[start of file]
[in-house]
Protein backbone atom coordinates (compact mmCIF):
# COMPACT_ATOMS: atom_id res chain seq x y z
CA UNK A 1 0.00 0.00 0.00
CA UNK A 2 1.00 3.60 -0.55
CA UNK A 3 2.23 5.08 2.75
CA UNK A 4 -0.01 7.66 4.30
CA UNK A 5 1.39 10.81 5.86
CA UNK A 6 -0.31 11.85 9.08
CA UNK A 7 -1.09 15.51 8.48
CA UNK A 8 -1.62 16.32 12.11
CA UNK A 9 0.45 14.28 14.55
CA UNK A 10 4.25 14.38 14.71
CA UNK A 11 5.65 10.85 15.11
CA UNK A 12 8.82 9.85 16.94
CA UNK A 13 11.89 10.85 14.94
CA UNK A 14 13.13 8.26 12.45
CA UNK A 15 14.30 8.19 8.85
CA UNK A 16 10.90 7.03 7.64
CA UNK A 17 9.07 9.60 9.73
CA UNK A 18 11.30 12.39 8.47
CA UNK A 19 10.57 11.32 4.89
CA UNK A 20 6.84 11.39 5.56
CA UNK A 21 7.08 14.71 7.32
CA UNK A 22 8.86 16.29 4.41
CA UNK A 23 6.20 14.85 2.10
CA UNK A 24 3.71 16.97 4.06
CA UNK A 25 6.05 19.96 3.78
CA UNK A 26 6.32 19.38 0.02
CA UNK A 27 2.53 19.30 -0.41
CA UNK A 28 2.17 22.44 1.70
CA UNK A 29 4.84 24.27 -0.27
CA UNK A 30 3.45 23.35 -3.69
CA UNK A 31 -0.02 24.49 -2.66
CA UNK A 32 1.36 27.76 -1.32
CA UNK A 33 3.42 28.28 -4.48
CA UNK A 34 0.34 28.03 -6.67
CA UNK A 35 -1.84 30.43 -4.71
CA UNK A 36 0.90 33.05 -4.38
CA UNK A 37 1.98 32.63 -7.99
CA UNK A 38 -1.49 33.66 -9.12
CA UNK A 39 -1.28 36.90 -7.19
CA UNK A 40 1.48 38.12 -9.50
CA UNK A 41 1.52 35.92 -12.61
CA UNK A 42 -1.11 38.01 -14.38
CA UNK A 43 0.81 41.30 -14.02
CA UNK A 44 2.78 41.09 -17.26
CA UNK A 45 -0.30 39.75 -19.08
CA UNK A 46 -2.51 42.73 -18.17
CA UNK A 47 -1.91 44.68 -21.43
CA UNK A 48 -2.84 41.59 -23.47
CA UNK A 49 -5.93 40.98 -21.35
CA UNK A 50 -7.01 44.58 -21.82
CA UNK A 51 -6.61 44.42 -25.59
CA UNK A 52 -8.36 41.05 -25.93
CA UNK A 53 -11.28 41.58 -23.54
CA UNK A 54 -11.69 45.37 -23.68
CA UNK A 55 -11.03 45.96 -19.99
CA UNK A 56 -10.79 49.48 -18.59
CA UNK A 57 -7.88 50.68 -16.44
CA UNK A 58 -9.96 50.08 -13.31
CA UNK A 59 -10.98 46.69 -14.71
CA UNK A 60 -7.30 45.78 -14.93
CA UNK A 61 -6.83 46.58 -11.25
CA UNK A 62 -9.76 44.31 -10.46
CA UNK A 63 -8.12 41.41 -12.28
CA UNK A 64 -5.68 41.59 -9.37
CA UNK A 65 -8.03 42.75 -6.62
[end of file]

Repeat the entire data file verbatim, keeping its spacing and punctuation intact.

[in-house]
Protein backbone atom coordinates (compact mmCIF):
# COMPACT_ATOMS: atom_id res chain seq x y z
CA UNK A 1 0.00 0.00 0.00
CA UNK A 2 1.00 3.60 -0.55
CA UNK A 3 2.23 5.08 2.75
CA UNK A 4 -0.01 7.66 4.30
CA UNK A 5 1.39 10.81 5.86
CA UNK A 6 -0.31 11.85 9.08
CA UNK A 7 -1.09 15.51 8.48
CA UNK A 8 -1.62 16.32 12.11
CA UNK A 9 0.45 14.28 14.55
CA UNK A 10 4.25 14.38 14.71
CA UNK A 11 5.65 10.85 15.11
CA UNK A 12 8.82 9.85 16.94
CA UNK A 13 11.89 10.85 14.94
CA UNK A 14 13.13 8.26 12.45
CA UNK A 15 14.30 8.19 8.85
CA UNK A 16 10.90 7.03 7.64
CA UNK A 17 9.07 9.60 9.73
CA UNK A 18 11.30 12.39 8.47
CA UNK A 19 10.57 11.32 4.89
CA UNK A 20 6.84 11.39 5.56
CA UNK A 21 7.08 14.71 7.32
CA UNK A 22 8.86 16.29 4.41
CA UNK A 23 6.20 14.85 2.10
CA UNK A 24 3.71 16.97 4.06
CA UNK A 25 6.05 19.96 3.78
CA UNK A 26 6.32 19.38 0.02
CA UNK A 27 2.53 19.30 -0.41
CA UNK A 28 2.17 22.44 1.70
CA UNK A 29 4.84 24.27 -0.27
CA UNK A 30 3.45 23.35 -3.69
CA UNK A 31 -0.02 24.49 -2.66
CA UNK A 32 1.36 27.76 -1.32
CA UNK A 33 3.42 28.28 -4.48
CA UNK A 34 0.34 28.03 -6.67
CA UNK A 35 -1.84 30.43 -4.71
CA UNK A 36 0.90 33.05 -4.38
CA UNK A 37 1.98 32.63 -7.99
CA UNK A 38 -1.49 33.66 -9.12
CA UNK A 39 -1.28 36.90 -7.19
CA UNK A 40 1.48 38.12 -9.50
CA UNK A 41 1.52 35.92 -12.61
CA UNK A 42 -1.11 38.01 -14.38
CA UNK A 43 0.81 41.30 -14.02
CA UNK A 44 2.78 41.09 -17.26
CA UNK A 45 -0.30 39.75 -19.08
CA UNK A 46 -2.51 42.73 -18.17
CA UNK A 47 -1.91 44.68 -21.43
CA UNK A 48 -2.84 41.59 -23.47
CA UNK A 49 -5.93 40.98 -21.35
CA UNK A 50 -7.01 44.58 -21.82
CA UNK A 51 -6.61 44.42 -25.59
CA UNK A 52 -8.36 41.05 -25.93
CA UNK A 53 -11.28 41.58 -23.54
CA UNK A 54 -11.69 45.37 -23.68
CA UNK A 55 -11.03 45.96 -19.99
CA UNK A 56 -10.79 49.48 -18.59
CA UNK A 57 -7.88 50.68 -16.44
CA UNK A 58 -9.96 50.08 -13.31
CA UNK A 59 -10.98 46.69 -14.71
CA UNK A 60 -7.30 45.78 -14.93
CA UNK A 61 -6.83 46.58 -11.25
CA UNK A 62 -9.76 44.31 -10.46
CA UNK A 63 -8.12 41.41 -12.28
CA UNK A 64 -5.68 41.59 -9.37
CA UNK A 65 -8.03 42.75 -6.62